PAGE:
The dark side of samples and bottle-splits

Last week I walked into a fancy steakhouse – one that’s run by one of Australia’s leading and most well-known restauranteurs and celebrity chefs.  I was shown to my table and handed the menu.  Wow! It showcased an amazing selection of gourmet choices, although with price tags to make most of us squirm.  There was one particular steak that stood out – it was a particular cut of wagyu that sounded out of this world.  As was its price tag!  I’d love to have treated myself to it, but it was more than what my budget could justify.  Besides, there were much cheaper steaks that also looked pretty tempting, and I couldn’t order two meals now, could I?  I resigned myself to the fact that I’d probably have to order one of the cheaper, more regular cuts.

As I pondered this situation, a waiter brought the main course out to the couple who were sitting at the table next to me.  I couldn’t help but notice that the man had ordered the very wagyu steak I was lusting for.  As they settled into their meal, I leaned across and said, “Excuse me – I was just wondering if you’d mind cutting off a piece of your steak and giving it to me so that I can try it?”

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It’s nonsense, isn’t it?  You’d never have the temerity to do such a thing or to make such an undignified request.    So why does this very situation play out in the whisky world?  We wouldn’t do it with food at a restaurant (yes, for the record, the above story was a fictional allegory), yet plenty of people are quite happy to make similar requests when it comes to whisky.  It’s the dark side of samples.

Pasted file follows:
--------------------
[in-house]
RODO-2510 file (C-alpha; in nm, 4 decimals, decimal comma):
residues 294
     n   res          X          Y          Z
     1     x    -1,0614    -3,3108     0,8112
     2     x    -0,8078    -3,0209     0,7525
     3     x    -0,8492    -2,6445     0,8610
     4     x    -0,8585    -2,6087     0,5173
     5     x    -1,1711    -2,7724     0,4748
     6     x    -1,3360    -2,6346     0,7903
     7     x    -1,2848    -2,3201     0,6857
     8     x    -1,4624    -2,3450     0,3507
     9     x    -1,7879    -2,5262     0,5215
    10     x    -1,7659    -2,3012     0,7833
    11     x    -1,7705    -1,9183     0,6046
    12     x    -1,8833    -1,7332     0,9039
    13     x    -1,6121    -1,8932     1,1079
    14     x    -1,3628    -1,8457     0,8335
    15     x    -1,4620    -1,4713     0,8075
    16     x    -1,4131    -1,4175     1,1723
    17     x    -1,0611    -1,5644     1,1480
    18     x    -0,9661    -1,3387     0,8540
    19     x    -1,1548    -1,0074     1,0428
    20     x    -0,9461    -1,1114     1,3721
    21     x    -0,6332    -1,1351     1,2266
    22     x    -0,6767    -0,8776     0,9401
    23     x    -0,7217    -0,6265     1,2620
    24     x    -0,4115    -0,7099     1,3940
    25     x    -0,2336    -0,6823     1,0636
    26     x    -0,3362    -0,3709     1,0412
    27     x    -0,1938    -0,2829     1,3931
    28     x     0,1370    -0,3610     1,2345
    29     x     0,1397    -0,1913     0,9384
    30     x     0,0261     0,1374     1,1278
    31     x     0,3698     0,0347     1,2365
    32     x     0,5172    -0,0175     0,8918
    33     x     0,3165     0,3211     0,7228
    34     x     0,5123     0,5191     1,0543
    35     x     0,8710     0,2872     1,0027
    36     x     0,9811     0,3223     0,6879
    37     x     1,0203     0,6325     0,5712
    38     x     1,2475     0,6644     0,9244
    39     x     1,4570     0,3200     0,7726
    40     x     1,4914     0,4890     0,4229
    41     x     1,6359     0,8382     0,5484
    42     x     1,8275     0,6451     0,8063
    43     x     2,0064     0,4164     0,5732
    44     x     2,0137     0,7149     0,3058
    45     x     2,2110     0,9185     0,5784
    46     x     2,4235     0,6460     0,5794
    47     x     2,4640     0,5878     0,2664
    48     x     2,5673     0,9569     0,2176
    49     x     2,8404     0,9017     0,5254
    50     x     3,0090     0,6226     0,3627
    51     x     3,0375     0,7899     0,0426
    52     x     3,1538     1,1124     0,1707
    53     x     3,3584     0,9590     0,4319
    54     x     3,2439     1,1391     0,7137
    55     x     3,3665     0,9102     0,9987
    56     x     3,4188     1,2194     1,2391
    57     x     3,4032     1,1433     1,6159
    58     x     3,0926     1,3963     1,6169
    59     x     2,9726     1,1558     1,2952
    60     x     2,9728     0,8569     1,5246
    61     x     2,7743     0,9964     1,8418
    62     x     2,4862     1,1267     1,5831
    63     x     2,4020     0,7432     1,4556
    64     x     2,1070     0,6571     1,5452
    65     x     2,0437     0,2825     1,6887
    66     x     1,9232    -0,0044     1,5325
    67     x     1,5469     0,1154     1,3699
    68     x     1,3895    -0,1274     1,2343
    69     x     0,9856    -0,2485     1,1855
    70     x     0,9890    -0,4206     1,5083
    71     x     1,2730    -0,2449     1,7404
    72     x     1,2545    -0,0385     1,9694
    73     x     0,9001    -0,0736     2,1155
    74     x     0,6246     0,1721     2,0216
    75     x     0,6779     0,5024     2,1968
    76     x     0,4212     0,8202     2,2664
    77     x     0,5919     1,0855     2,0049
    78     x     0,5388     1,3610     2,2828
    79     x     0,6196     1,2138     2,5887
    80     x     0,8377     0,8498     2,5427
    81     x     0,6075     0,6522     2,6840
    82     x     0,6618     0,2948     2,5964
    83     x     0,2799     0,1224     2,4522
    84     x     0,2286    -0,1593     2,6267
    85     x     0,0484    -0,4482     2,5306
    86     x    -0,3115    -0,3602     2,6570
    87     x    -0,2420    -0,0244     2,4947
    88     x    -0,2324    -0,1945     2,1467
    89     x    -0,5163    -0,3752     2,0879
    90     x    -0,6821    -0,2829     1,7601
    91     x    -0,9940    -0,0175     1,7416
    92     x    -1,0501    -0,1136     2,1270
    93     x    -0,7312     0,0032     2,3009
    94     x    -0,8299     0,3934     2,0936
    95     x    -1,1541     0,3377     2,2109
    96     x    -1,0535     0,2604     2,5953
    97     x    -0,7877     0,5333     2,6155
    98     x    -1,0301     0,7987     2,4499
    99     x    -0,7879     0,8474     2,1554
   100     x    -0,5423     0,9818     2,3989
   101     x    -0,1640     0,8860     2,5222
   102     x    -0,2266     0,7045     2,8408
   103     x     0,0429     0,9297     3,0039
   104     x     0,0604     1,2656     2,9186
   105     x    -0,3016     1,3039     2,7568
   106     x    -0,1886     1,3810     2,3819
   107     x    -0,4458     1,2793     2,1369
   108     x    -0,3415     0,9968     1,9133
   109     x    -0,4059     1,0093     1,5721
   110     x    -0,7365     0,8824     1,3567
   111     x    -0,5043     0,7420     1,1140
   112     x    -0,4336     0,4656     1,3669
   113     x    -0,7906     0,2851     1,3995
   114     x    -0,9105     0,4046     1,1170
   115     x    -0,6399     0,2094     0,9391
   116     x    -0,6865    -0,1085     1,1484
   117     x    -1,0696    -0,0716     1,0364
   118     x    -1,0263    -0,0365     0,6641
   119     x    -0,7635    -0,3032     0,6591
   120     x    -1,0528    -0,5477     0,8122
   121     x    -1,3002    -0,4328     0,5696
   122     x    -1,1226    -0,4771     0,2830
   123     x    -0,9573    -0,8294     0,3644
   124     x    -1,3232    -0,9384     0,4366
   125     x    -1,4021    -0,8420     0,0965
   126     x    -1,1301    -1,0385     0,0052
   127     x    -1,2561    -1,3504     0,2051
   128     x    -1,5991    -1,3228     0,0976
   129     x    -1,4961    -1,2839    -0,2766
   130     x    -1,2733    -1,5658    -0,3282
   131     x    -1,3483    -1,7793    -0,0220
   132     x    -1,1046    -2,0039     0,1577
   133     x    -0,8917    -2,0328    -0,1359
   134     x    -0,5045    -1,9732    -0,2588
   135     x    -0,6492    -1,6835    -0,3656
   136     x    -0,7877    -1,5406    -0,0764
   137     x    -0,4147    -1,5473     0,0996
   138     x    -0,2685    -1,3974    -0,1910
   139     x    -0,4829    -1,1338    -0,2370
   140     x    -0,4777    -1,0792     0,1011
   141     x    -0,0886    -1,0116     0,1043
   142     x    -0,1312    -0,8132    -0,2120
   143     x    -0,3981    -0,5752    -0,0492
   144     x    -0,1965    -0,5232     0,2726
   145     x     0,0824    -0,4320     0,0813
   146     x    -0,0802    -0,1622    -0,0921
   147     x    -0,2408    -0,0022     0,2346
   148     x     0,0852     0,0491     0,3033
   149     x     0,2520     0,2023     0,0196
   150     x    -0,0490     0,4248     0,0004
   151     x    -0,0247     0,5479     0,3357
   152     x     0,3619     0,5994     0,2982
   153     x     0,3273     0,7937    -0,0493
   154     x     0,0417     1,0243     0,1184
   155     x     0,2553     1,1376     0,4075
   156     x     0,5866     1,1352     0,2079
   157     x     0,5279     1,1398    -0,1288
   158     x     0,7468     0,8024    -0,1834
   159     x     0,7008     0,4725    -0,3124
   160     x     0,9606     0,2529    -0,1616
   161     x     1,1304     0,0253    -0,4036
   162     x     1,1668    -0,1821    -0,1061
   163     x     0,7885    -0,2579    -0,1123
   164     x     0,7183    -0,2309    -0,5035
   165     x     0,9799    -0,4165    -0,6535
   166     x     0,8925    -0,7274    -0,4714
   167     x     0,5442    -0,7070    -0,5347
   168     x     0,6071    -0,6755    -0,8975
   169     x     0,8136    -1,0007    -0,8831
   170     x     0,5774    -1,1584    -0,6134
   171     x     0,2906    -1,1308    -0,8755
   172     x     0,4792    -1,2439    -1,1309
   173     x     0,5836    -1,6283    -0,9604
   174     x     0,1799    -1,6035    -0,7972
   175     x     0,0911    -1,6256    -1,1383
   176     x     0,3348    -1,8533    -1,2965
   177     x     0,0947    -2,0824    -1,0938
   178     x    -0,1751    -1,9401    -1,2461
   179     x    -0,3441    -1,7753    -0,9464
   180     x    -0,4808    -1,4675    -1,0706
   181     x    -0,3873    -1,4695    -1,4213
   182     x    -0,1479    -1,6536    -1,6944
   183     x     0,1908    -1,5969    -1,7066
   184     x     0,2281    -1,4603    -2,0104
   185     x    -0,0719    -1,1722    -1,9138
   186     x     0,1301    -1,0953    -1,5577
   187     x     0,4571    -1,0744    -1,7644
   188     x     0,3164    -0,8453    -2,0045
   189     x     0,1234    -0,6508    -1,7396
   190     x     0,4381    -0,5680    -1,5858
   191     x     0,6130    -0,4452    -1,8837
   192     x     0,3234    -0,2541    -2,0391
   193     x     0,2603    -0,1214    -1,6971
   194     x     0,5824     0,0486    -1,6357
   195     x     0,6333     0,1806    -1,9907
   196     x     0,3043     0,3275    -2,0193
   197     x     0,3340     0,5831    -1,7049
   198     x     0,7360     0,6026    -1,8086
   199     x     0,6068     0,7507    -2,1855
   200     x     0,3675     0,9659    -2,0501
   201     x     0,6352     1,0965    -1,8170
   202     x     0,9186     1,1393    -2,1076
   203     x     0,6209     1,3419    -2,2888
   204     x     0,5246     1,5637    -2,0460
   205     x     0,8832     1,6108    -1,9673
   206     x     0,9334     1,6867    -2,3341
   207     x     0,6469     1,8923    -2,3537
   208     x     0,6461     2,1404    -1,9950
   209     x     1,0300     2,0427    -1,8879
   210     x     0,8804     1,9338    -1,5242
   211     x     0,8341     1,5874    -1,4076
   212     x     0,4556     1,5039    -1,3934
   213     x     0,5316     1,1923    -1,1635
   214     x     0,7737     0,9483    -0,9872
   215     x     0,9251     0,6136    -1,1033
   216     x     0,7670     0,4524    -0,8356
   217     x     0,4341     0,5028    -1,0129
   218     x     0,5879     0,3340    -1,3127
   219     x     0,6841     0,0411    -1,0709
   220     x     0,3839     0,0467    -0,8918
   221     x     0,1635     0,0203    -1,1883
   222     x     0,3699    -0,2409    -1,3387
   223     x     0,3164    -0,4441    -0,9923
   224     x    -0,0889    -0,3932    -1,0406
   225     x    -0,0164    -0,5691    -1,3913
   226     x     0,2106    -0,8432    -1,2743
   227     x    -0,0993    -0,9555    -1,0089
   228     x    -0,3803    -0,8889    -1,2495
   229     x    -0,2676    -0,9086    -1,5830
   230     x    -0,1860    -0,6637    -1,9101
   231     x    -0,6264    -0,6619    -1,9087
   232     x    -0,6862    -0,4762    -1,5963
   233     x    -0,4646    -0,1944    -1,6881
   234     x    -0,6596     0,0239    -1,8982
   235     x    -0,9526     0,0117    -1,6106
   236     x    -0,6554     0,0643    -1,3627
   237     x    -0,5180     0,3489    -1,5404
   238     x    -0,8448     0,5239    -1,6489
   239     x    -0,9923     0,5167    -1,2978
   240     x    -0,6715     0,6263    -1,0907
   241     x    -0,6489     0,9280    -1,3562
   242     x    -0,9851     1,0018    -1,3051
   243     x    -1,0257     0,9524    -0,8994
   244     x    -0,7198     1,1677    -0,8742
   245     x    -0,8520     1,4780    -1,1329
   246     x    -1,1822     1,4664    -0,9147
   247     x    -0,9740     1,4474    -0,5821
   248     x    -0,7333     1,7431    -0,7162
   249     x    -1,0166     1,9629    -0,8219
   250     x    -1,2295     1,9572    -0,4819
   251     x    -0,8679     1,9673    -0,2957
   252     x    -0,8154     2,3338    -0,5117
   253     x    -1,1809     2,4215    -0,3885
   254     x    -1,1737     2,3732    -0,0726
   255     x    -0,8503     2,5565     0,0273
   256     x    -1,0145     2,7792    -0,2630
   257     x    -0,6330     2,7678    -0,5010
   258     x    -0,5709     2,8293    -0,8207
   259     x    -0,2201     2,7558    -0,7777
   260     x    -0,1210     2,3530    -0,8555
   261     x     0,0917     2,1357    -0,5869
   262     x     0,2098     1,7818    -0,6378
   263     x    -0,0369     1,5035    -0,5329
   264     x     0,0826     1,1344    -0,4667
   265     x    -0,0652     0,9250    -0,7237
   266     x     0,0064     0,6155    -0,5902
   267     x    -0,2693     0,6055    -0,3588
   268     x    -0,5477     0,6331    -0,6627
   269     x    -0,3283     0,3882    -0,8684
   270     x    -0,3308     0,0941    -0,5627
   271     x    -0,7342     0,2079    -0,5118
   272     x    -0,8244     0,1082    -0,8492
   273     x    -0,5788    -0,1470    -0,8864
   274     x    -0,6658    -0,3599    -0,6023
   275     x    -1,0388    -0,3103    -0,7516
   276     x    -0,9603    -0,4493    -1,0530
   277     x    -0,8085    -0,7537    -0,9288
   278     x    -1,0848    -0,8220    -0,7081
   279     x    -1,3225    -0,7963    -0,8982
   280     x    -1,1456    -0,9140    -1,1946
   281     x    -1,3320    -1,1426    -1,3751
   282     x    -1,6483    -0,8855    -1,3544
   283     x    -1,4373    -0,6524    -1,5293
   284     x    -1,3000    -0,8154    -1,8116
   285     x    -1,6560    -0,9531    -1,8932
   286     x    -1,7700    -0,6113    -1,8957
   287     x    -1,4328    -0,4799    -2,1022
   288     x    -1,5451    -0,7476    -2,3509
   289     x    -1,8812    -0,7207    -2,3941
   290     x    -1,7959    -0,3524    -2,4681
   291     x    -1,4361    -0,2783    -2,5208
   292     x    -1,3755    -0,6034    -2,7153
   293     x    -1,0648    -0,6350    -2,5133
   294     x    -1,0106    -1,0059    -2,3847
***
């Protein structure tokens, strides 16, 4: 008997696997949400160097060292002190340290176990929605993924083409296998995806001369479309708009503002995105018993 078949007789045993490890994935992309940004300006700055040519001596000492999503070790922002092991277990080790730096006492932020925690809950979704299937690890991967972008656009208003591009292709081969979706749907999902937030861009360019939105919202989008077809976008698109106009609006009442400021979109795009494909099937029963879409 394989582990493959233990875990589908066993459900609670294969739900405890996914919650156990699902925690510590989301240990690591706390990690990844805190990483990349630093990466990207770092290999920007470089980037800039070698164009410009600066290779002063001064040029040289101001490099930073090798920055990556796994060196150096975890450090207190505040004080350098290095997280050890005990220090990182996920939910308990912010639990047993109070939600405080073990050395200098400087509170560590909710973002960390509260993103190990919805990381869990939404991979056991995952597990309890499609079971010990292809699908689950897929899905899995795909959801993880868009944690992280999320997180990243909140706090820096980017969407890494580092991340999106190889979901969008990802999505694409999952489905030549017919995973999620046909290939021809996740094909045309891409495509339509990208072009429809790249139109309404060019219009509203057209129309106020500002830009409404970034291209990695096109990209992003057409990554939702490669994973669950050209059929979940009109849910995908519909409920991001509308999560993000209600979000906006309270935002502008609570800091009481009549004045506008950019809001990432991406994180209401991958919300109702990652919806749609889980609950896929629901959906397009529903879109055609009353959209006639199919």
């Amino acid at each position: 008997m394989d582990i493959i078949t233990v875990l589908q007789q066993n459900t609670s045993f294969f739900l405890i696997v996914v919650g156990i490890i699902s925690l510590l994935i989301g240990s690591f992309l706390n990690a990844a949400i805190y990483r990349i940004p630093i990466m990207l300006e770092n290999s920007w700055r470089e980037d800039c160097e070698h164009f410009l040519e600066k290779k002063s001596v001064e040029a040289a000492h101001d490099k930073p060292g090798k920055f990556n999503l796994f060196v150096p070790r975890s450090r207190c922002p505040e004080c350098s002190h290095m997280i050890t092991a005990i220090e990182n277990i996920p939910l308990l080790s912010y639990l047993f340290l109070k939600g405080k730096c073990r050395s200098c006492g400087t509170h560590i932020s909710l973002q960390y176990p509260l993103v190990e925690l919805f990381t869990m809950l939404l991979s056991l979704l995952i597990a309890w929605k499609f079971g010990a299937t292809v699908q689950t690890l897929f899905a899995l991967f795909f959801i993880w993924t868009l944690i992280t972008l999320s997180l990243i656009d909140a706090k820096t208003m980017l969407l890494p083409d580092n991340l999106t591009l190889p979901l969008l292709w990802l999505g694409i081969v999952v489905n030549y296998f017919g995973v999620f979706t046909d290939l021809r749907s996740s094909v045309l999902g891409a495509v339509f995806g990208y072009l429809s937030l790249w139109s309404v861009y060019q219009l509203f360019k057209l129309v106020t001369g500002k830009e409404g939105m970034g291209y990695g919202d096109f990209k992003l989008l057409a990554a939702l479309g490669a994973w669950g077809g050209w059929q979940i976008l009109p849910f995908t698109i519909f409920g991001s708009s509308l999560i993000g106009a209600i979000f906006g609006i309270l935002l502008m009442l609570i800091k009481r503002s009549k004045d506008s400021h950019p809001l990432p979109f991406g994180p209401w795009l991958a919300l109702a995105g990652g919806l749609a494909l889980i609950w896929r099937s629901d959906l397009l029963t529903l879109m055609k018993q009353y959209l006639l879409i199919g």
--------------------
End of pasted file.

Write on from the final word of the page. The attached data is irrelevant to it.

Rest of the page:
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Ardnamurchan – 2016/AD

It’s hardly shiny or earth-shattering news to write that new distilleries are popping up all over Scotland.  In fact, such a statement is unlikely to pique any interest amongst the more learned whisky enthusiasts.  However, what does become interesting is when you start to look at the geography of these new distilleries.  Many are now re-populating the Lowlands, such as the Glasgow Distillery, or the wee-explosion of distilleries in Fife (e.g. Kingsbarns, Daftmill, etc).  Others are adding to the spectrum of Speyside, such as Ballindalloch or Dalmunach.

When starting a new distillery in these current times, the owners will be looking for some key necessities when deciding upon the site of their distillery.  In addition to the most obvious requirement (i.e. a good water source), other considerations will be existing infrastructure, convenient access, shared resources, a ready-made tourist trail for visitors, and ease of transport for both the delivery of raw materials and the departure of spirit and filled casks.  So – with all these essentials being key to a successful distillery start-up, why would you choose to locate your distillery in one of the most far flung, remote, and inaccessible parts of Scotland?  In the case of Ardnamurchan, the answer is pretty simple:  Because they can.

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